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EU workers must be guaranteed right to remain in the UK, says BMA

Failure to guarantee rights will worsen staff shortages in already struggling NHS

Ingrid Torjesen

Wednesday, 18 January 2017

The government must guarantee the rights of EU workers to remain in the UK permanently post Brexit to assure “the stability of the NHS and the future of medical research”, the BMA has warned.

Yesterday, Prime Minister Teresa May outlined some details of her Brexit strategy, which made it clear that there would be future restrictions on EU workers wanting to come to the UK and failed to provide assurance to EU nationals already here that they will be able to remain.

"The message from the public before and during the referendum campaign was clear: Brexit must mean control of the number of people who come to Britain from Europe. And that is what we will deliver," she said.

During the referendum campaign, a "points-based" system, similar to that used in Australia, was suggested, but this model, which would involve applications being accepted on the basis of skills, has been rejected by May because it does not give the government enough control. An alternative proposal under consideration would require migrants to have a work permit before coming to work in the UK, with ministers able to prioritise different sectors.

In terms of the fate of EU citizens currently living in the UK, the government has repeatedly stated that the UK could not make commitments on the right of EU citizens to remain in the UK without securing a reciprocal deal for British citizens living abroad in Europe.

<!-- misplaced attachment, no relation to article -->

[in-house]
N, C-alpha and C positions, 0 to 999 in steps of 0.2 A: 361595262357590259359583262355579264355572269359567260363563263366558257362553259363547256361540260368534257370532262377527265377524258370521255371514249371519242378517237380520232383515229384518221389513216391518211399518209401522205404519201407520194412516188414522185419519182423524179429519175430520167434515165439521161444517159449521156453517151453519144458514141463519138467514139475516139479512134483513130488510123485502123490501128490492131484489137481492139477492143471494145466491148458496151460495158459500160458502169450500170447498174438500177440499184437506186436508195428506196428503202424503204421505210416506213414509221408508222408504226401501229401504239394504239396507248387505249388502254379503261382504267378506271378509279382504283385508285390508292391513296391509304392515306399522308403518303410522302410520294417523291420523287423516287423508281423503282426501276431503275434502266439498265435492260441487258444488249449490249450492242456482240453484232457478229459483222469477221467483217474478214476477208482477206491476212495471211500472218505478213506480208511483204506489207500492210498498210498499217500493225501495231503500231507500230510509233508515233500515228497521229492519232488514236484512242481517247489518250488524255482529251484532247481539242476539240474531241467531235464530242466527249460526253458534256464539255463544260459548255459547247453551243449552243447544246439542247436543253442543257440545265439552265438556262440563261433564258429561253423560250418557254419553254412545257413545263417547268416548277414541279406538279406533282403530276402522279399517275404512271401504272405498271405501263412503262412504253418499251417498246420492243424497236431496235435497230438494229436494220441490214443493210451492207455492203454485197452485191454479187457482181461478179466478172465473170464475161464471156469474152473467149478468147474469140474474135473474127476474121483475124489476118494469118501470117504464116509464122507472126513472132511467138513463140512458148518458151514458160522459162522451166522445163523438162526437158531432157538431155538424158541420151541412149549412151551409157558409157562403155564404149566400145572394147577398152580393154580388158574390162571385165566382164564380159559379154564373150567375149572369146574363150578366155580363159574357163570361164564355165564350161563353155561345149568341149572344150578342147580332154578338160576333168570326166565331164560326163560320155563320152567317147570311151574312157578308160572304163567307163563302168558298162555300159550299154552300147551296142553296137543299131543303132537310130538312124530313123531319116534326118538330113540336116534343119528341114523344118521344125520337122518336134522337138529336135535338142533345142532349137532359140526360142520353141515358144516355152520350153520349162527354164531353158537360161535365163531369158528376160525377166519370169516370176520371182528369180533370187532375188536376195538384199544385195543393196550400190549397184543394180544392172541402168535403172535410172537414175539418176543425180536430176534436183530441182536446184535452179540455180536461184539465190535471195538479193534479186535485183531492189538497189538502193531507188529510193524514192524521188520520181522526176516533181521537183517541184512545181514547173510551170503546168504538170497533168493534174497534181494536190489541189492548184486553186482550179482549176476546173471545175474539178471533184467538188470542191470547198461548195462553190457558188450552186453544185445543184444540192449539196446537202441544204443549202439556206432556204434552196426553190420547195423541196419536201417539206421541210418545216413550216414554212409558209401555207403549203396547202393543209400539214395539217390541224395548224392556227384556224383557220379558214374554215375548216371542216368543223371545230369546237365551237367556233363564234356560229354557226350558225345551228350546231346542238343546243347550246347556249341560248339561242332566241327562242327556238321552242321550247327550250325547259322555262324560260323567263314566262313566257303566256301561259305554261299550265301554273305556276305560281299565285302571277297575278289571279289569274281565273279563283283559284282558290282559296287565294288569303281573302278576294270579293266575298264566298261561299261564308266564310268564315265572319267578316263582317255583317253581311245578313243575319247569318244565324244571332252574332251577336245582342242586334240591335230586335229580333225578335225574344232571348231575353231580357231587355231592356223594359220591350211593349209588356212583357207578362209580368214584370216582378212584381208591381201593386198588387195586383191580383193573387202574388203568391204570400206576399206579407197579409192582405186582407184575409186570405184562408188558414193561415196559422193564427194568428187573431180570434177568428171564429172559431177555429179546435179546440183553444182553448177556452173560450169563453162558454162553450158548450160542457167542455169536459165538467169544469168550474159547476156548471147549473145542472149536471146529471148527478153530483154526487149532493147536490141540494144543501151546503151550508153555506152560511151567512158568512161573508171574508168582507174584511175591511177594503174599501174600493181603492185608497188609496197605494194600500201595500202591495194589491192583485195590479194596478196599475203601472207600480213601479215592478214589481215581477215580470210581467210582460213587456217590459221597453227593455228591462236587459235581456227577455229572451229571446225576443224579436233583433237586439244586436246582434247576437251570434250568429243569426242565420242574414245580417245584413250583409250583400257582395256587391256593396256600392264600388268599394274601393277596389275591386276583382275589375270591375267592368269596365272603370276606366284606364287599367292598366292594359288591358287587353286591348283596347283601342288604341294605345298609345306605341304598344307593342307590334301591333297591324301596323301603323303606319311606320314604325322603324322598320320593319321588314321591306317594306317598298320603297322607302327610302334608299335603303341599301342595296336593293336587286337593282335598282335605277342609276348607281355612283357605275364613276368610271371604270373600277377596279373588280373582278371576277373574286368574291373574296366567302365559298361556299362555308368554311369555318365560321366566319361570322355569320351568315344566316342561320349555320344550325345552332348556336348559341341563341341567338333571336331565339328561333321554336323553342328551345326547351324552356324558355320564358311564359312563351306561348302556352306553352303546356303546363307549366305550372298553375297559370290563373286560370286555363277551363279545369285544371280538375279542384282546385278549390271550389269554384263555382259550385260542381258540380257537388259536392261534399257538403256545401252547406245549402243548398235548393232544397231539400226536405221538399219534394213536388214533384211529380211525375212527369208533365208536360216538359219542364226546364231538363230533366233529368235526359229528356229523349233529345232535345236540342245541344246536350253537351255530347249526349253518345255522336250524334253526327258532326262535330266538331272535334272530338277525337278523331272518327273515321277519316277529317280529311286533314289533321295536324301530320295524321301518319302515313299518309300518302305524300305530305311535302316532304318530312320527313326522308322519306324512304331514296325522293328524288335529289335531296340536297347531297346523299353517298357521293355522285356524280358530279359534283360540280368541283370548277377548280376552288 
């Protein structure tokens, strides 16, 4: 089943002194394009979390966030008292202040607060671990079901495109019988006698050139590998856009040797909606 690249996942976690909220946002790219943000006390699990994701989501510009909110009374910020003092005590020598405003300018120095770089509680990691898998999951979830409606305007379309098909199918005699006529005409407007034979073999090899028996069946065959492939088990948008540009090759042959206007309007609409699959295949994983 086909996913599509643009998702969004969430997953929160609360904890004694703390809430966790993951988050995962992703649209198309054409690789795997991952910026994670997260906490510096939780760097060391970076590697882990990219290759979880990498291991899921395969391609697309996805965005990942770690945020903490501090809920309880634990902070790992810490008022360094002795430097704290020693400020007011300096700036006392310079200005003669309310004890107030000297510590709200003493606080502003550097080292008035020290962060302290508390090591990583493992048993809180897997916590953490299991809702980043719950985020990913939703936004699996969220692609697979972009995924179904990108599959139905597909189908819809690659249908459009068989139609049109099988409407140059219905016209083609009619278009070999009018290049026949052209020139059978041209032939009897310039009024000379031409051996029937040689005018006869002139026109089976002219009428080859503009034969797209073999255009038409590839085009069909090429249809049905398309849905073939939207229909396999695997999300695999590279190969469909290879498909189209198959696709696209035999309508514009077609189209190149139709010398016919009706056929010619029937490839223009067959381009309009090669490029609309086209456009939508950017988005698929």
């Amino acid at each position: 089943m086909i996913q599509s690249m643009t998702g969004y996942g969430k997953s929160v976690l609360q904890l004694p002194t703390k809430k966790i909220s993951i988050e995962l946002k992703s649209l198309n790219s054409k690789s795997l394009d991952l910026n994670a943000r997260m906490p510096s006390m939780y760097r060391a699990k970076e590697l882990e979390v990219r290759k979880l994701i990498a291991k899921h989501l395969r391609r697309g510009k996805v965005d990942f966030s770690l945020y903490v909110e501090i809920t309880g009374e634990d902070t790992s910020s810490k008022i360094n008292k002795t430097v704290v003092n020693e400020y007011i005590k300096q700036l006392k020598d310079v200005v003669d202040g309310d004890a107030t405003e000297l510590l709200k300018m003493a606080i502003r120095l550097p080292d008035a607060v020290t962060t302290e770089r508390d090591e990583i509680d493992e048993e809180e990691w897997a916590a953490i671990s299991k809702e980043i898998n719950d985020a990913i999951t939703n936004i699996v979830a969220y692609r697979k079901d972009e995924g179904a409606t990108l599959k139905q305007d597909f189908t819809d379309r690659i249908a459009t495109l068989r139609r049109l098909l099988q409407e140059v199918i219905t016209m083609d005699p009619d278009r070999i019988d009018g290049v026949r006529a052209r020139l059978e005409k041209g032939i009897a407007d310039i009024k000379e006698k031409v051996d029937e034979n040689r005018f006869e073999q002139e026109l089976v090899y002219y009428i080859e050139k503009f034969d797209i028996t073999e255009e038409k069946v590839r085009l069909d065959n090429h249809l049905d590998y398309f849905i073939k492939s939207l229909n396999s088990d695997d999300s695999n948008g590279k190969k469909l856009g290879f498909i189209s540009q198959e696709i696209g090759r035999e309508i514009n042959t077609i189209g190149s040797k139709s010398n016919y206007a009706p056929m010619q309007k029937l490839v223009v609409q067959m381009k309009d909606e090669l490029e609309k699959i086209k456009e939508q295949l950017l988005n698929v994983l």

Dr Mark Porter, BMA council chair, said: “There are more than 10,000 doctors from the European Economic Area working in the NHS, so it is vital for the stability of the NHS and the future of medical research, that the government removes the ongoing uncertainty and grants them permanent residence.”

He warned that the NHS had already experienced the consequences of the stricter restrictions for non-EU workers in terms of severe nursing shortages, and nursing was then added to the list of occupations exempt from the cap.

“Any further limits on the number of doctors able to work in the UK will only serve to worsen staff shortages seen across the NHS. The immigration system must remain flexible enough to recruit doctors from overseas, especially where the UK workforce is unable to fill vacant roles,” he said.

“Over the past few weeks, we have seen doctors and NHS staff going above and beyond to cope with the pressures facing the NHS, often working hours over shift to help provide care for patients. As pressures continue to grow, it is vital that the current EU regulations which protect doctors from overwork, and protect patients from overtired doctors, are preserved and not repealed or limited in any way for new workers.”

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